GSoC 2018: Project Summary and 6 Tips for Becoming a Better Developer

With rainbow unicorns in our terminals, we were off to a promising start. And by “we” I mean “I”.

You may recall this image from an earlier post:

A promising start

So what could possibly go wrong?

Well, for one, my computer nearly drowned when I accidentally spilt a glass of water in its vicinity (and on towel day, no less). Then everyone said I should put it in rice. I can’t believe how stupid people can be. I said it was wet, not hungry. But this leads us to my first tip for becoming a better developer.

Tip #1: Always carry a towel with you.

A towel is about the most massively useful thing an interstellar software developer can have.

— Douglas Adams

Also, did you know that Wikimedia had a birthday party this summer? But I couldn’t come, because the party was in San Francisco. I did get a glimpse of the cake, though.

Tip #2: The cake is a lie.

On the rare occasion that it’s not, it might still be far, far away. Never count on others in such pressing matters. Do whatever is takes to secure yourself a cake. Go as far as taking a baking class, if necessary.

But did I finish my Google Summer of Code project?

Well, not the one I started out with, but I did finish a project. After all this learning and coding and blogging and making bad and good time estimates, I have a finished, merged and released project. So that’s pretty amazing. Not all GSoC students get to see their project merged by the end of the program’s coding phase. Sometimes it only happens many months later, and that’s okay. Still, it’s very gratifying to have completed your project on time.

Tip #3: Finish things sometimes. It’s good practice.

Maybe it helped that eventually I ended up working on a smaller project. In some ways it makes time management easier when there’s less time to manage. In some ways it makes it harder; I also ended up starting to make significant progress a bit late. I didn’t know if I’ll succeed. So maybe part of it was just luck.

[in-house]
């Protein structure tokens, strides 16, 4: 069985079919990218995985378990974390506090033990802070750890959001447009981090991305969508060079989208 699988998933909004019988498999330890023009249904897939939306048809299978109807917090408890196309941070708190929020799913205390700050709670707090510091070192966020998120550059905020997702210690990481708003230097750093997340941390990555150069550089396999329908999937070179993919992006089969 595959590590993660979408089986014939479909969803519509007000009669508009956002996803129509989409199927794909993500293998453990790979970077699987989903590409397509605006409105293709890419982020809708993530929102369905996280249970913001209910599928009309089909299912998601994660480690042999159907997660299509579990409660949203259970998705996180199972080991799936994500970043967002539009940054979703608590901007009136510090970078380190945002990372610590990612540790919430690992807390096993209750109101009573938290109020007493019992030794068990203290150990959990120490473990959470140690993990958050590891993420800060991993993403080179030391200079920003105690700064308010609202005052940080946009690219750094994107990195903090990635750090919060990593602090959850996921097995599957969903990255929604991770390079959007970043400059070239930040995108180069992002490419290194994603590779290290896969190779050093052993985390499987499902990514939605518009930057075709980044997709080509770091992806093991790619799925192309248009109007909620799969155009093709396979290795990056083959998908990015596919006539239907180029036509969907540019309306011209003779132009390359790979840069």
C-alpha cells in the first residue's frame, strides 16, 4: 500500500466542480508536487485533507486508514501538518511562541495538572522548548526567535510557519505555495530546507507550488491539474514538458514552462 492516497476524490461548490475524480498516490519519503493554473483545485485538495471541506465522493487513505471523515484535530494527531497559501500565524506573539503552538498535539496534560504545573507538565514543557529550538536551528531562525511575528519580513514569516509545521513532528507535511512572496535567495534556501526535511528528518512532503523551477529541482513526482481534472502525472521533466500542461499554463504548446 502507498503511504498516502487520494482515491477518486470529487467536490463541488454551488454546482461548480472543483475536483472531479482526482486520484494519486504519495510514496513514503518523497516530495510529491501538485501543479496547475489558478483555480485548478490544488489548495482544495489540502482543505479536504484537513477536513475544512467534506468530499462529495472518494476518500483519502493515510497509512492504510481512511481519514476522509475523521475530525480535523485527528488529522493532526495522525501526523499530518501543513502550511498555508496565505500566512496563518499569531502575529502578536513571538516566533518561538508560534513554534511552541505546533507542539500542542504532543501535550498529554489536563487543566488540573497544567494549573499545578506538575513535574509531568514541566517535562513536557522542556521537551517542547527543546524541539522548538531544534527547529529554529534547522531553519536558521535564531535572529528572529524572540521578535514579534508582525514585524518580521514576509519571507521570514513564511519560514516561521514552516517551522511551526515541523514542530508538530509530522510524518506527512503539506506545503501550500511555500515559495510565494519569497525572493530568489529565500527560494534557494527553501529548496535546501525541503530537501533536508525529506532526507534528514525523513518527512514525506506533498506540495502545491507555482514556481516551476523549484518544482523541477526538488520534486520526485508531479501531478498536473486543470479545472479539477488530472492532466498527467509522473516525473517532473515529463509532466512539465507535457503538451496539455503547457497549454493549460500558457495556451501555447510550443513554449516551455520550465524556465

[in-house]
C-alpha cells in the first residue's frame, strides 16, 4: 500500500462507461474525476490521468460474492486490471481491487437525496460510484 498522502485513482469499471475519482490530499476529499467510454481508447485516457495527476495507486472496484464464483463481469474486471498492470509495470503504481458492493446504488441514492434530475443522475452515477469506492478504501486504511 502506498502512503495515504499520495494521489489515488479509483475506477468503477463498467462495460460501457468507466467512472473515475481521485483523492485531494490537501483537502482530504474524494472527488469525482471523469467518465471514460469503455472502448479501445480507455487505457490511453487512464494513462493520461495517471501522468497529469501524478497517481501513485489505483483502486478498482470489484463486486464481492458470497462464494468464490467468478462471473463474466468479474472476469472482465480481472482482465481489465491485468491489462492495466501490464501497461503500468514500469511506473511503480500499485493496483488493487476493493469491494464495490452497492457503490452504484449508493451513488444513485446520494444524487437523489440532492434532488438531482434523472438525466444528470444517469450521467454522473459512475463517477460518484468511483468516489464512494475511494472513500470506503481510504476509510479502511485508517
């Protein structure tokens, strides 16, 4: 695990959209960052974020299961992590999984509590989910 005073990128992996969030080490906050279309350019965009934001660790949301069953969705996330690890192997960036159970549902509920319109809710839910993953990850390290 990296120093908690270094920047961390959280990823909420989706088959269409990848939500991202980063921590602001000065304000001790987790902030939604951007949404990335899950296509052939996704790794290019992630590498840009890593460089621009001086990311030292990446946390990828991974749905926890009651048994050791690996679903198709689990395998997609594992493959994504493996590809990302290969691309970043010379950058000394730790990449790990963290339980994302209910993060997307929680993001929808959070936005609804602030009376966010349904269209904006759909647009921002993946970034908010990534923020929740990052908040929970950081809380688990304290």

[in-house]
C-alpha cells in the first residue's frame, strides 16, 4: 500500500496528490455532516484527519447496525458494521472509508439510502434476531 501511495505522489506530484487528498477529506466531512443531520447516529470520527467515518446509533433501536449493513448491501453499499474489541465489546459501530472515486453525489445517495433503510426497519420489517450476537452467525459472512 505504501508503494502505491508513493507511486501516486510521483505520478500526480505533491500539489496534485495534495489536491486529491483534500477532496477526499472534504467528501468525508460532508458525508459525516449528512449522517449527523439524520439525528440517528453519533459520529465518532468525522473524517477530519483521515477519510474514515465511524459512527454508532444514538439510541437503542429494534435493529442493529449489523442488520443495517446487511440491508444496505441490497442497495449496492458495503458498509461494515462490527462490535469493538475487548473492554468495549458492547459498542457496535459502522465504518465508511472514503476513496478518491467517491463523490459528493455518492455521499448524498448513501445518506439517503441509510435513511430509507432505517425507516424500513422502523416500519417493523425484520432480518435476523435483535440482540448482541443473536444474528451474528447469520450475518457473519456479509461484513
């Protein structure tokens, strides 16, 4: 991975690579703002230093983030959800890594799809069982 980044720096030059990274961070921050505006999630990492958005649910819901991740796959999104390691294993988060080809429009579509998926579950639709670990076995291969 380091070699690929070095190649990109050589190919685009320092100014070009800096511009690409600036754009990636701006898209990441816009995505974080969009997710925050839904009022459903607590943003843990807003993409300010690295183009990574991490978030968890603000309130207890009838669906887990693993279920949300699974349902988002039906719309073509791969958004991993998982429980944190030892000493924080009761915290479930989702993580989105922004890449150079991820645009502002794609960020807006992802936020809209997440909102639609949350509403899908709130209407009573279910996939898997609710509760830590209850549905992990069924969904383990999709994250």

Tip #4: Have luck. It’s good practice.


Tip #5: Make reliable time estimates.

Yeah, but don’t ask me how.

Making reliable time estimates in software development can be very difficult. Working on an earlier project as my GSoC summer project (the ‘Category’ Filters project), my mentors and I came to realize at some point that we had to deviate from the original plan, because the project turned out to exceed the scope of a summer project. It got too big and complex. Luckily, I had the freedom to set this project aside until the day when someone else picks it up.

Still, working on the final project, the OOUI tutorials, I learned that I can actually be fairly good at making time estimates. I guess it depends on estimating the scope of the project, which can sometimes be assessed pretty accurately. And in the case of my final project, some things took less time than I anticipated. I was also given a lot of trust and freedom, conditions that allowed me to be honest with myself and with my mentors, and make plans which I thought were actually executable. This is what truly enabled me to finish everything I planned on time. This, and all the code reviews and feedback some community members took the time to provide (thank you, Volker!).

Tip #6: Get yourself some awesome mentors.


I’m not going to tell you how to do that, because I don’t think it’s that hard to do (though I do want to stress how important it is), and because it depends on what works for you personally. But if you are a beginner, do try and surround yourself with some teachers and mentors that you feel are right for you, that you feel comfortable around, who help you grow… I think you’ll know them when you see them.

It really helped to have a supportive, attentive, experienced and committed mentor like Moriel. It was also great to have community members reviewing my code, answering my questions and assisting with technical problems. They all made the internship a really great learning experience for me.


By the way, you can read my technical project summary, or final report, here.

This report is great. It has all the best commits.

— Donald Trump

That’s it. I gave you all my tips. Heed the wisdom. I really hope you learned something. As for me, I plan to stick around and keep on working on OOUI and other Wikimedia code, at least whenever I have some spare time.

I even started reviewing other people’s commits, which I hope to gain more confidence with in the future.

Please show your appreciation by clapping many times.

Freelance web developer. Former Google Summer of Code intern at Wikimedia Foundation.

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Hagar Shilo

Hagar Shilo

Freelance web developer. Former Google Summer of Code intern at Wikimedia Foundation.

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